and
  3. A plus lens visual acuity test using a Snellen
    Eye Chart at twenty feet (20) or an age
    developmentally appropriate chart at ten feet
    (10) feet outside a vision screening instrument,
    and

40
State of Arkansas House Bill 1734
  • 4. Visual screening instruments which include
  • Lateral muscle balance test at far
  • Vertical muscle balance test at far
  • Fusion or binocularity at far
  • Lateral muscle balance test at near
  • Fusion or binocularity at near, and
  • Color perception

41
State of Arkansas House Bill 1734
  • Eye exams
  • (a) (1) A child who does not pass the eye and
    vision screening tests, except for the color
    perception test, shall be required to have a
    comprehensive eye and vision examination
    conducted by an Optometrist or Ophthalmologist
    within sixty (60) days of receipt of the vision
    screening report identifying the need for the
    examination.

42
State of Arkansas House Bill 1734
  • The standardized forms shall include
  • A screening form
  • A parent notification form
  • A doctor report form
  • A form to report the results of screening and
    examination, and
  • Any other forms deemed necessary by the
    commission.

43
The Kentucky Law
  • A vision examination by an optometrist or
    ophthalmologist shall be required by the Kentucky
    Board of Education. The administrative
    regulations shall require evidence that a vision
    examination that meets the criteria prescribed by
    the Kentucky Board of Education has been
    performed. This evidence shall be submitted to
    the school no later than January 1 of the first
    year that the child is enrolled in public school,
    public preschool, or Head Start programs.

44
The Kentucky Experience
  • Educators response
  • Lawmakers response
  • Governors response

45
The Kentucky Experience
  • Martin L. Bell
  • Deputy of Superintendent
  • Jefferson County Public Schools (Louisville, KY)
  • The eye exam has been successful in finding
    numerous cases
  • of previously undetected eye and vision problems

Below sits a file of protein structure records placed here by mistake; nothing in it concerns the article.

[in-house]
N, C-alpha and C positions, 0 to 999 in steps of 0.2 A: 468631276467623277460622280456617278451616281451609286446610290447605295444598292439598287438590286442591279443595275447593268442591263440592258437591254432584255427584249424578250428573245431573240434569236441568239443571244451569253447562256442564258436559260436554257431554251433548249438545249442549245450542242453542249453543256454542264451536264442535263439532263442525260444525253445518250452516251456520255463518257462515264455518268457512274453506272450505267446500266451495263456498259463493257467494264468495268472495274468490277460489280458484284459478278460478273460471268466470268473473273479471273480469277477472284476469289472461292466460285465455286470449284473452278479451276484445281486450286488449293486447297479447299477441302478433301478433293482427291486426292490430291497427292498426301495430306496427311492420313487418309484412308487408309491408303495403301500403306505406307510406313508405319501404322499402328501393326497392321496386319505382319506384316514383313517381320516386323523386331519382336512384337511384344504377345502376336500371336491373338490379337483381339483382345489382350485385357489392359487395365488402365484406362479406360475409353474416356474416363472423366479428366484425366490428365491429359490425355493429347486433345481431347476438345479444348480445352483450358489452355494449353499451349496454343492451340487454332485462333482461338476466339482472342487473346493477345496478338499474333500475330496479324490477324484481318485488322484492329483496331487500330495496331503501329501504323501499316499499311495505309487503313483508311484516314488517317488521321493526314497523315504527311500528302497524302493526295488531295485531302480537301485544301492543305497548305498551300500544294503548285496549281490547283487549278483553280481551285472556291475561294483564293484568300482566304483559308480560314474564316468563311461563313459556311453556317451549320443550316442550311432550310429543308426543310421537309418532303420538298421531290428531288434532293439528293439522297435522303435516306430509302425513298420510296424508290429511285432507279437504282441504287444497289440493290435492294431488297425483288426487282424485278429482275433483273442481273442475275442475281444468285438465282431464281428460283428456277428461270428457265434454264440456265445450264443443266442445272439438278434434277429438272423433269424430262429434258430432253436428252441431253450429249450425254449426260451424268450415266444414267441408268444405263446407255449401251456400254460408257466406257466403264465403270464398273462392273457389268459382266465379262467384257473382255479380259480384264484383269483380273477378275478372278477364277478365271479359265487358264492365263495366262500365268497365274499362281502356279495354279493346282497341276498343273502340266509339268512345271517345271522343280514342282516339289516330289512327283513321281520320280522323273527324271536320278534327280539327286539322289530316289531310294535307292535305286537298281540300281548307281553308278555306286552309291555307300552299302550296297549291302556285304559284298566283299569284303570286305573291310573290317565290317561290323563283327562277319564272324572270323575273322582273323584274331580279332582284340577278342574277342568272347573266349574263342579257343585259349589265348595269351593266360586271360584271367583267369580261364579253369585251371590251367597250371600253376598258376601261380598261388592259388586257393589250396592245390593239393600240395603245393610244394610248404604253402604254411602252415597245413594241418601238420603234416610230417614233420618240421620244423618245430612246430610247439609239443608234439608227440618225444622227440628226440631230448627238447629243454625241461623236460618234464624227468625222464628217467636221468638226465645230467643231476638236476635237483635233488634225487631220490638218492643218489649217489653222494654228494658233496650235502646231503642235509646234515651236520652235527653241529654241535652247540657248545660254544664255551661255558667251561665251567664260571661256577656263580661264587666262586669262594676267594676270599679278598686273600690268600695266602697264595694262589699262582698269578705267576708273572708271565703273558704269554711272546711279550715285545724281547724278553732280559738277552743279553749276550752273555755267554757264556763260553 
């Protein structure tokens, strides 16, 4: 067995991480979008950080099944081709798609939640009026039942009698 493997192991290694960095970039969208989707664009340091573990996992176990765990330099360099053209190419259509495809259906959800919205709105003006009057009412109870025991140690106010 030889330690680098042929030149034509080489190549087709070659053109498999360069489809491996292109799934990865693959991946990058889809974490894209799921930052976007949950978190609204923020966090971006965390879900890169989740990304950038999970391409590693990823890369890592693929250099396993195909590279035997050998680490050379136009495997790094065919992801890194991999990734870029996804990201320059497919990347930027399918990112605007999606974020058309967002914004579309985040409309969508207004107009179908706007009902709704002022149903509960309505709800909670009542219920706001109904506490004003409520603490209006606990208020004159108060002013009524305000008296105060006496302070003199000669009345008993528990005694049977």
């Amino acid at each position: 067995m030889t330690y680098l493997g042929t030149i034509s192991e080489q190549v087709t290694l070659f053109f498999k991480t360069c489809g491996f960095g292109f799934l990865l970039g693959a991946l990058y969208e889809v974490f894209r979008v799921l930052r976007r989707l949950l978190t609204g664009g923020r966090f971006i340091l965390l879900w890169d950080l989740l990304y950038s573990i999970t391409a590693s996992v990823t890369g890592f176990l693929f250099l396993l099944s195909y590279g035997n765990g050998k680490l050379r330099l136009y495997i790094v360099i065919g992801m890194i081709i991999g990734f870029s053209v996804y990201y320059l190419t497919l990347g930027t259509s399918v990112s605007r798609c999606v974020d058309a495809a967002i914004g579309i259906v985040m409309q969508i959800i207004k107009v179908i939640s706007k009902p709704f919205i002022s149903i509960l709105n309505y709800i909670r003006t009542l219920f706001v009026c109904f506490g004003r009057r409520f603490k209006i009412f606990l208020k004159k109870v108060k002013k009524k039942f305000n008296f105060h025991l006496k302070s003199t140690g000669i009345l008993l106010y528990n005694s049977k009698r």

in children.
  • We firmly believe as the statute reads the vision
    exam must be
  • completed by and Optometrist or Ophthalmologist
    and meet the
  • criteria prescribed by the Kentucky Board of
    Education. We
  • would oppose any amendment that would be offered
    to the
  • statute to change this program. We have worked
    diligently
  • and cooperatively with our local Optometrists and
  • Ophthalmologist to see that nearly all young
    children are
  • examined.

46
The Kentucky Experience
  • Bill Scott, Executive Director
  • Kentucky School Boards Association
  • Schools can offer the most outstanding
    educational programs possible, but if children do
    not come to the school healthy and ready to learn
    they will miss the opportunities set before them
    to succeed. Our model of requiring every child
    entering public school for the first time to have
    an eye examination by and Optometrist or
    Ophthalmologist no later than January 1st of the
    school year is one that you may want to bring
    forth for replication in every state.

47
The Kentucky Experience
  • Tom Burch, Chairman-Health and Welfare
  • Kentucky House of Representatives
  • Conditions from brain tumors to Amblyopia have
    been diagnosed in children during the
    comprehensive eye exam required by Kentucky law.
    These conditions were not suspected by the parent
    or found on visits to the family doctor. The eye
    care provider community has been generous in
    assisting schools when these is a need and in
    helping low-income families obtain the exams.
    There is adequate access to Optometrist and
    Ophthalmologist who are willing to see children
    for these examinations. In the past six years, I
    have received no complaints from parents
    participating in this program.

48
The Kentucky Experience
  • Robert J. Bob Leeper, State Senator
  • Kentucky State Senate
  • As you know, I was somewhat hesitant of this
    mandate and anticipated a possible outcry from
    parents over this additional requirement. I am
    happy to report that after several cycles, I have
    yet to receive the first complaint.

49
The Kentucky Experience
  • Ernie Fletcher, M.D.
  • Governor, Kentucky
  • Our Commonwealth has made great strides in
    identifying and treating the vision ailments that
    have for too long limited the ability of many of
    our children to learn and make academic progress.
    Kentuckys attention to this issue serves as a
    model for other states that want to ensure that
    vision problems receive early attention.